Senator Toomey is a cosponsor of S.498, however Senator Casey is not.

Rep. Mike Fitzpatrick has not signed on to any of the House Bills.

Please write Senator Casey and Rep. Fitzpatrick and ask them to support all of these bills.


Sunday Hunting

NRA is making a big push to get Sunday Hunting passed in the Pennsylvania Legislature. This has been surprisingly difficult to get passed. It is hoped that this might be a measure that Governor Wolf would sign if it passes out of the legislature. Please write your state legislators to get Sunday hunting approved. Pennsylvania is one of the few states that still restrict Sunday hunting.

February 2015 Legislative Report


Significant Win in Federal Court

Today, in the case of Mance v. Holder, Judge Reed O’Conner pronounced a key portion of the Gun Control Act of 1968 unconstitutional. This ruling in the Northern District of Texas enjoins the federal government from enforcing several key provisions of the act, which relate to purchasing firearms out of state. Under the original Gun Control Act of 1968, only Federally Licensed Dealers were permitted to conduct interstate transfers. The Firearms Owners Protection Act of 1986 allowed individuals to purchase long guns from out of state FFLs, but handguns remained restricted to in-state purchases only. Judge O’Conner did not find the law narrowly tailored enough to justify its burden on the Second Amendment right, and struck the handgun provision down. This ruling is certain to be appealed by the federal government.

Despite today’s ruling, most Federal Firearm Licensees are not likely to begin selling handguns to out-of-state buyers until they have guidance from ATF, which is not likely to come until the case has been fully litigated. Enforcement of the law may be enjoined today, but that does not mean it will be enjoined tomorrow. The Court of Appeals for the 5th Circuit may decide to stay the injunction while the government’s appeal is pending.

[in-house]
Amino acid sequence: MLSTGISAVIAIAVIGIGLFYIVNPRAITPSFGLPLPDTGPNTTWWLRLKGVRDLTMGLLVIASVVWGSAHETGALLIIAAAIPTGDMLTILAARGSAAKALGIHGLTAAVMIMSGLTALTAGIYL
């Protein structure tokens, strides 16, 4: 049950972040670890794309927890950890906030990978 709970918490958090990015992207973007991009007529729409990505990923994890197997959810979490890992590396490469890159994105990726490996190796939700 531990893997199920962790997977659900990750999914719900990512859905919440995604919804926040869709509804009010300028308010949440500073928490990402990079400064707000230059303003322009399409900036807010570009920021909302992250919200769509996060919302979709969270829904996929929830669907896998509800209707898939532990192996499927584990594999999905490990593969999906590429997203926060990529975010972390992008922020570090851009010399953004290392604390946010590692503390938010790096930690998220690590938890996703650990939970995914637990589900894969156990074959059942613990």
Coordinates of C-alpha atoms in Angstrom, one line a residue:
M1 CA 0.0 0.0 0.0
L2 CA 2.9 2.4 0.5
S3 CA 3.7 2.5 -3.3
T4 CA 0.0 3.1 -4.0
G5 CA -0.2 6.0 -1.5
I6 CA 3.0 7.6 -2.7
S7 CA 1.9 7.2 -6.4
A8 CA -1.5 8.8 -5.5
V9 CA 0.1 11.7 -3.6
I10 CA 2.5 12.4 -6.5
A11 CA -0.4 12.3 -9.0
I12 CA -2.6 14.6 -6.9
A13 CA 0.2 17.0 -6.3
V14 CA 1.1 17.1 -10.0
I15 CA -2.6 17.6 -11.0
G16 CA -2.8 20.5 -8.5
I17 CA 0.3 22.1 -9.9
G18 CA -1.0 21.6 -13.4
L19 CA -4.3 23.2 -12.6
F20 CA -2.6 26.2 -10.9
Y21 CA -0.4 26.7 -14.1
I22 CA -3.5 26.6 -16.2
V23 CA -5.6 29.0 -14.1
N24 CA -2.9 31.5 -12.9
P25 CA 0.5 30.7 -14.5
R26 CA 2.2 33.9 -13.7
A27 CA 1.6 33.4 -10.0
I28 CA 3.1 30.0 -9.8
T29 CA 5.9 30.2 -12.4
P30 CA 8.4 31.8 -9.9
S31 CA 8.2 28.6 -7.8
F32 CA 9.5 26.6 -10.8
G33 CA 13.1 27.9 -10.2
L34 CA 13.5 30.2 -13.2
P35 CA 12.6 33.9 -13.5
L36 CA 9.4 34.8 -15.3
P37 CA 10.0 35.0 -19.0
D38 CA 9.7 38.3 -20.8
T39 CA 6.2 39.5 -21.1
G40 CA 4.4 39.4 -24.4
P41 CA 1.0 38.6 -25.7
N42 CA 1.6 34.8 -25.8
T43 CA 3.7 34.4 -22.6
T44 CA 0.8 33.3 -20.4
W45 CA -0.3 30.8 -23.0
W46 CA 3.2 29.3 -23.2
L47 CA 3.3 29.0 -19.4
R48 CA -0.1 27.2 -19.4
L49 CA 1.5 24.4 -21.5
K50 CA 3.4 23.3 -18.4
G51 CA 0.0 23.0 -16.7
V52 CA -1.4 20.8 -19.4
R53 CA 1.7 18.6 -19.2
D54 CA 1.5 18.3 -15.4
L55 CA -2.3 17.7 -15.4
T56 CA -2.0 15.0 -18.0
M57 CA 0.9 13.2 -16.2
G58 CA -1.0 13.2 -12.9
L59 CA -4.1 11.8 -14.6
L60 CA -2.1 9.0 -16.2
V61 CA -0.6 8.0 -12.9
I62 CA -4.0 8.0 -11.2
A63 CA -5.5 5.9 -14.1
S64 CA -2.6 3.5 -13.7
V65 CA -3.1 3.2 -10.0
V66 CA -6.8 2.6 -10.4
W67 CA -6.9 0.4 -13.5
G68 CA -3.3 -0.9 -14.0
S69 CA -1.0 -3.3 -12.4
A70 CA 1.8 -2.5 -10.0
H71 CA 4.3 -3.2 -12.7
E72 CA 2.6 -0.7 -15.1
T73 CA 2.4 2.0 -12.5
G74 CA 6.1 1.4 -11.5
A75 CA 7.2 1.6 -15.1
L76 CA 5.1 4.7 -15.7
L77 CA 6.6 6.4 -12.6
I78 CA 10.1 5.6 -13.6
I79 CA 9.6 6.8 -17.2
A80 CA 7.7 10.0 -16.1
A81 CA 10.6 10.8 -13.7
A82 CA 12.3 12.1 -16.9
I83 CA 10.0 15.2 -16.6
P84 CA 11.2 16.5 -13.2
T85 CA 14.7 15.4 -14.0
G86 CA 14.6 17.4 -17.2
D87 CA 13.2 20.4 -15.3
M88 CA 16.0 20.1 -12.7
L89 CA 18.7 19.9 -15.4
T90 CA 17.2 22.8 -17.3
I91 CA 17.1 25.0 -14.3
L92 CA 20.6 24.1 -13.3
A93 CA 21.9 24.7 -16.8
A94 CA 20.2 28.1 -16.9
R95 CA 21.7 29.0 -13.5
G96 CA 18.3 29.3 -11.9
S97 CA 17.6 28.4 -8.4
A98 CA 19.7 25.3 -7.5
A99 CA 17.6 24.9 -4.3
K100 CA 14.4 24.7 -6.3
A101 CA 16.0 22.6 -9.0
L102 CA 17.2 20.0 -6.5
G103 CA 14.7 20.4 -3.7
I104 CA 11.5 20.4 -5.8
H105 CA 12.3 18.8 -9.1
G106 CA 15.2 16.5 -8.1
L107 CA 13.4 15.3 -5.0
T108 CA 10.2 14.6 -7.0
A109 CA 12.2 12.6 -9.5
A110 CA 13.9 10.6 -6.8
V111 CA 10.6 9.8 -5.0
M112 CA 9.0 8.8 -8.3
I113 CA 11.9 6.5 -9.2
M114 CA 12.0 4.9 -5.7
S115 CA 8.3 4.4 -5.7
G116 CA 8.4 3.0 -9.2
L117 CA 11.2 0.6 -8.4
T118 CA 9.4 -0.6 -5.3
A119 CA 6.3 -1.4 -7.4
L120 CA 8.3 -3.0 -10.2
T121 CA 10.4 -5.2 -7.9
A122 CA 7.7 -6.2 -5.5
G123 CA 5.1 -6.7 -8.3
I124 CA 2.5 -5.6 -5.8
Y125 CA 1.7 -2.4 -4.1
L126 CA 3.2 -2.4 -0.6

While private person transfers (PPTs) were not specifically challenged in this case, so even if higher courts uphold this ruling, it would remain unlawful for unlicensed individuals to transfer a firearm interstate. But individuals would be able to purchase a handgun out of state.


Municipalities and cities all over the Commonwealth continue to repeal their illegal ordinances in the face of a new state law that strengthens our preemption statute. The new statute makes the municipality responsible for legal costs, and also gives any PA resident, or a group representing PA residents, standing to challenge an illegal ordinance. So far the only holdouts are Philadelphia, Pittsburgh, Lancaster, and Harrisburg. NRA is involved with lawsuits against the first three of those cities to force compliance.